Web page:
Why Your Employment Brand Really Matters

There’s really only one reason that you should have any concern over your employment brand and it’s this:

Job at Great Brand = High Self-esteem

Stop for one minute and don’t think like a marketer, but like a normal person. Why does a normal person want to go to work for a great brand? Why would you?

Let me put it another way.  Why do you buy and wear brand name clothing?  It’s not because it’s, necessarily, better made than any other brand.  It’s because it makes you feel good to wear that brand.  People look at you and see that you’re wearing that brand.  It gives you a boost to your self-esteem.

Now, think about the brands you love. For me, I love Nike.  Always have, since I was a kid.  I have a lot of Nike stuff in my life.  When I see someone that works at Nike, I get excited.  I want to know more about how they like it, what its like, etc.  I’ve applied to work at Nike early in my career, and got shot down.  I know working for Nike would have made me feel good about myself and the company I was working for.  I have a belief that others would have been ‘impressed’ I was working for Nike.  Whether if it was true or not, that was my perception.

The only true reason your employment brand is important is because of this.  People want to work an organization that is a boost to their self-esteem.  Even if your brand is neutral in doing that, it’s a negative.  They want to work for a brand ‘they’ feel others will be impressed by for a number of varied reasons: it’s cool (Google/Zappos), it’s important (Universities/Government/FBI), they do good stuff (Hospitals/Teachers), they make a ton of money (Berkshire Hathaway), they are innovative (hot new tech firms), they are professional (law firms/banking/professional services), etc.

Your employment brand, for some segment of your hiring population, needs to raise their self-esteem.  Find out what it is about you that does that, and you’ll have employment branding figured out.

7 thoughts on “Why Your Employment Brand Really Matters

  1. Tim – I went to work at Amazon because of my experience with the brand as a customer and was highly disappointed by what I experienced as an employee. My experience with employer branding has taught me there are different values people use to evaluate working at a company. 1. Economic (pay and benefits), 2. Significance (wanting to make a difference in your job or as part of a larger organization), 3. Attraction (the cocktail party effect you mention), 4. Development (professional development and mentorship), 5. Social (this is why employee referrals work so well for companies), and 6. Personal (work-life balance, location, etc) All those reasons combined are why I left Amazon and came to work at Bristol-Myers Squibb.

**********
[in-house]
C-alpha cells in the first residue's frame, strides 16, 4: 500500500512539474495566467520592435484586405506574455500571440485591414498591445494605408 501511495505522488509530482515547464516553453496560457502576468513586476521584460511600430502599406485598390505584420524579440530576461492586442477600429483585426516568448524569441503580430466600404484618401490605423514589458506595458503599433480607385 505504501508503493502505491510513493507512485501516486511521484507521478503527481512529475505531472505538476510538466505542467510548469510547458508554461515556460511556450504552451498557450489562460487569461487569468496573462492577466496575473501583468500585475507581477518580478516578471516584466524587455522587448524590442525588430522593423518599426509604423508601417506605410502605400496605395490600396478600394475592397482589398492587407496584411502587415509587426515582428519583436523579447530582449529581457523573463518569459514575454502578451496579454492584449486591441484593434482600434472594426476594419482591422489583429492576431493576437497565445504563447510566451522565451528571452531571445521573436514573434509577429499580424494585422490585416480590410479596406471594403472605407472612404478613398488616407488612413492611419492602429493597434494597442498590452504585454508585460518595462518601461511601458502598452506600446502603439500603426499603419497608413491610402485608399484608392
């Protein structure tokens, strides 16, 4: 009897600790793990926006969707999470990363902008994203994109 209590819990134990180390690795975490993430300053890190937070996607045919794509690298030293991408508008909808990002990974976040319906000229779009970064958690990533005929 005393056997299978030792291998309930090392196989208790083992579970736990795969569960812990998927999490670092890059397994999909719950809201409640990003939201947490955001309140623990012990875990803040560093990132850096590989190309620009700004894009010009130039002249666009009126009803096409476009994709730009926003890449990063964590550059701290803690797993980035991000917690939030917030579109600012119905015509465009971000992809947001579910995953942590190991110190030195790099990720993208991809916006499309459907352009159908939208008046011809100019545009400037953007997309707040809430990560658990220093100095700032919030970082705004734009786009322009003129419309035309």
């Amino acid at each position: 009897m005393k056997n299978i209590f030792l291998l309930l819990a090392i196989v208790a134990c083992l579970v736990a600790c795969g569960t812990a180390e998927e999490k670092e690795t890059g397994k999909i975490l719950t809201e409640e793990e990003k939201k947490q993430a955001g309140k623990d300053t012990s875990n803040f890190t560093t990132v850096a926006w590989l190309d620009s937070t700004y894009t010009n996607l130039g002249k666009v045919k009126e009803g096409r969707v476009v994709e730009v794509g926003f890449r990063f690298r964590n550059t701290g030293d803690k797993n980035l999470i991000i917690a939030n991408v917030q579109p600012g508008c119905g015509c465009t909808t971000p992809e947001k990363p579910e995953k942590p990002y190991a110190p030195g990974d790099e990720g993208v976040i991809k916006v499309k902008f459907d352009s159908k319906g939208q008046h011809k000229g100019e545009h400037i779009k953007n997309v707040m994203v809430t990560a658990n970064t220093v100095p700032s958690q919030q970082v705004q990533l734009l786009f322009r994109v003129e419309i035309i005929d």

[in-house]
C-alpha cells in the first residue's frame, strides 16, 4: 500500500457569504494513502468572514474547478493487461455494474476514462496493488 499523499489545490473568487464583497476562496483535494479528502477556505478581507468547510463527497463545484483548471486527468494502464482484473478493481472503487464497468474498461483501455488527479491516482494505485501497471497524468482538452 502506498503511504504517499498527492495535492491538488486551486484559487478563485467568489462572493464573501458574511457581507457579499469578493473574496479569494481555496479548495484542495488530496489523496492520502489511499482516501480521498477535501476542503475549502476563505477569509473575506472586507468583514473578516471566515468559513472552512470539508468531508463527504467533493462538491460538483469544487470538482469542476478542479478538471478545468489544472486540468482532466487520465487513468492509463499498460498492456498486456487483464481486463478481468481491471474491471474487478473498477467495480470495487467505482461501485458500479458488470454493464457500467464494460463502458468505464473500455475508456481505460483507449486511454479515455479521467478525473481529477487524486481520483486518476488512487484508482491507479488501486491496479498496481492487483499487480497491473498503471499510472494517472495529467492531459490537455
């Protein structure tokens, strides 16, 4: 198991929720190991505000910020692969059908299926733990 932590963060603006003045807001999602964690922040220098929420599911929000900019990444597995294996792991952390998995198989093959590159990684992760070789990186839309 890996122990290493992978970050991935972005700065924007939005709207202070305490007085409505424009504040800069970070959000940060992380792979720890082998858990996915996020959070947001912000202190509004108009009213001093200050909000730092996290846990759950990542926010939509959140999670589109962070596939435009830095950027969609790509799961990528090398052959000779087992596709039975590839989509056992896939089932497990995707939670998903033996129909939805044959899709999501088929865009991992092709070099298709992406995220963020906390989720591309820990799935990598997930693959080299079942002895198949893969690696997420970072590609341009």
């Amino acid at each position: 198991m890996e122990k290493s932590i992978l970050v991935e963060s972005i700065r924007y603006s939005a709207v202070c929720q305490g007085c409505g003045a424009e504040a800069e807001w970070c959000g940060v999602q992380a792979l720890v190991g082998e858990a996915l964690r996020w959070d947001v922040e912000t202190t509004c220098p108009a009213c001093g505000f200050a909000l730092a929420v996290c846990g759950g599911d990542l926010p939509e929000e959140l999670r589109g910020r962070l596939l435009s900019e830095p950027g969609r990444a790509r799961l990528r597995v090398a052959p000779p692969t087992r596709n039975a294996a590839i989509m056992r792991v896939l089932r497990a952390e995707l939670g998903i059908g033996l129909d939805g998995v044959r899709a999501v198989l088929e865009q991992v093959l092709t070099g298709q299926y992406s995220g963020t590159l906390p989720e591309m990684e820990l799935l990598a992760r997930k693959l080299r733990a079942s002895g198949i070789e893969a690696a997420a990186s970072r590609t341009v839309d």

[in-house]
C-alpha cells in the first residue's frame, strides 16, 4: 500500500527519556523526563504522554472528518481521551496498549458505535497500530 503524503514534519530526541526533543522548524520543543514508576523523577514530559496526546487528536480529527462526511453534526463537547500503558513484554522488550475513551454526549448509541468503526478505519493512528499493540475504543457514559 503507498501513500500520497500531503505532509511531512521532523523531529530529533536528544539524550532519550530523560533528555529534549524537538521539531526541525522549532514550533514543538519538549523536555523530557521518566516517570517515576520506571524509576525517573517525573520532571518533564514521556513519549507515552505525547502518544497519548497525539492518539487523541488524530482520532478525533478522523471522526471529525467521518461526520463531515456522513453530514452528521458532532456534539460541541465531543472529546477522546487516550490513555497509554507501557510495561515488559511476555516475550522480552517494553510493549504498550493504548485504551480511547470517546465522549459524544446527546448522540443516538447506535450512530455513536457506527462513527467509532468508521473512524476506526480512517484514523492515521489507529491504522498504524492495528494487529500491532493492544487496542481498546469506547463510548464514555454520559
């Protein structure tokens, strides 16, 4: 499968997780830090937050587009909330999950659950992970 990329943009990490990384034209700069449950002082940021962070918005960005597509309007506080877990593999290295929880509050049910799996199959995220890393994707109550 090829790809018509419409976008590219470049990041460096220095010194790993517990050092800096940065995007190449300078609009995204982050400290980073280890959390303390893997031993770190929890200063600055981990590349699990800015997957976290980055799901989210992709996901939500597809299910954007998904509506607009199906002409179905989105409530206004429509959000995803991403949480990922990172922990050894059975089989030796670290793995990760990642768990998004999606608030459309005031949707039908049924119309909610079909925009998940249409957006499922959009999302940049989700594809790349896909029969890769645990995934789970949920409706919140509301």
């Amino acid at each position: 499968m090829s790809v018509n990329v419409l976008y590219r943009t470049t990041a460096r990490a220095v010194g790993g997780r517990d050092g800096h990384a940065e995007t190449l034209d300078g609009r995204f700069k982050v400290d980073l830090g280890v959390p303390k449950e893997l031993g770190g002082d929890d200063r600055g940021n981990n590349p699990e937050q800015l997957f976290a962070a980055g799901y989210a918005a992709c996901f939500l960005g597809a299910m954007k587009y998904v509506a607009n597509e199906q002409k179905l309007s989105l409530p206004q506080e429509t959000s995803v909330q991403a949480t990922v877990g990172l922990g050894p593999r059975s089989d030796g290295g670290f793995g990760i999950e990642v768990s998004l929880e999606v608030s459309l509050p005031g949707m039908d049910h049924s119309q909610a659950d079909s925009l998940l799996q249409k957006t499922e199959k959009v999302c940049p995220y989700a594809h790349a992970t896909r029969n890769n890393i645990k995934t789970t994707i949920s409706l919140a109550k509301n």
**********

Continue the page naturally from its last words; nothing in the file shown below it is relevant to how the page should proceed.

2. Yeah.. it’s not like a candidate at an Altria or Nike can say to the Talent Acquisition person: “I didn’t know you made that …or sourced product in China”.

    • Ben,

      People love Altria and Reynolds products. Maybe not you, maybe not me, but their is a huge segment who are strong brand, non-apologetic ambassadors of those companies. People would love to work for those companies. We all have vices. Mine is buying Nike shoes made by 5 year old kids in China. I still want to work for them.

      As Talent Acquisition Pros many times you just have to get comfortable with ‘your’ organizations talent pool, and not confuse it with a talent pool that isn’t yours.


  3. Nicely written but I have to disagree (not completely). What about those companies that have a horrible reputation or known for poor leadership. Better yet, those that got hit hard during rough economic times and underwent massive layoffs. Letting that many people go hurts the town they live in. That memory is most certainly thought of when they “hire” again. Great companies who need tech talent but HQ aren’t in a high-tech town they too need help to tell their story. Lastly, I love Tory Burch shoes. BUT I’ve heard on more than one occasion she is quite the “B” to work with. It would take unite the “employment brand” and company story to make me even begin to think about working there.

    • Bridget –

      Great comments. My question back to you – if you love Tory Burch Shoes, and working for Tory Burch Shoes would raise your self-esteem, why would you care if she is a bitch? You got what you wanted – a great brand to work for that you love. We all have to work with people who we might not like – that doesn’t have to ruin the brand.

      I also think great brands layoff people and have to fight those up hill battles. Just because you layoff doesn’t make you a bad brand, and while many might have that perception, it won’t be all. GM, arguably, has one of the worst brands in the world based on their bankruptcy during the recession and government bail out. They still have absolutely no issue recruiting great talent, all over the country.


      • I think the real question is in the definition of how one defines employment branding. How they want to represent their culture not their product. As for my shoe addiction and Tory Burch. I have seen rotten leadership. I’m not one who wants to work for it or be associated with it.

        Again, I completely agree that many people want a big name tied to their resume/reputation. However, even with that being said, there is a need to stand out. Be heard, be memorable.

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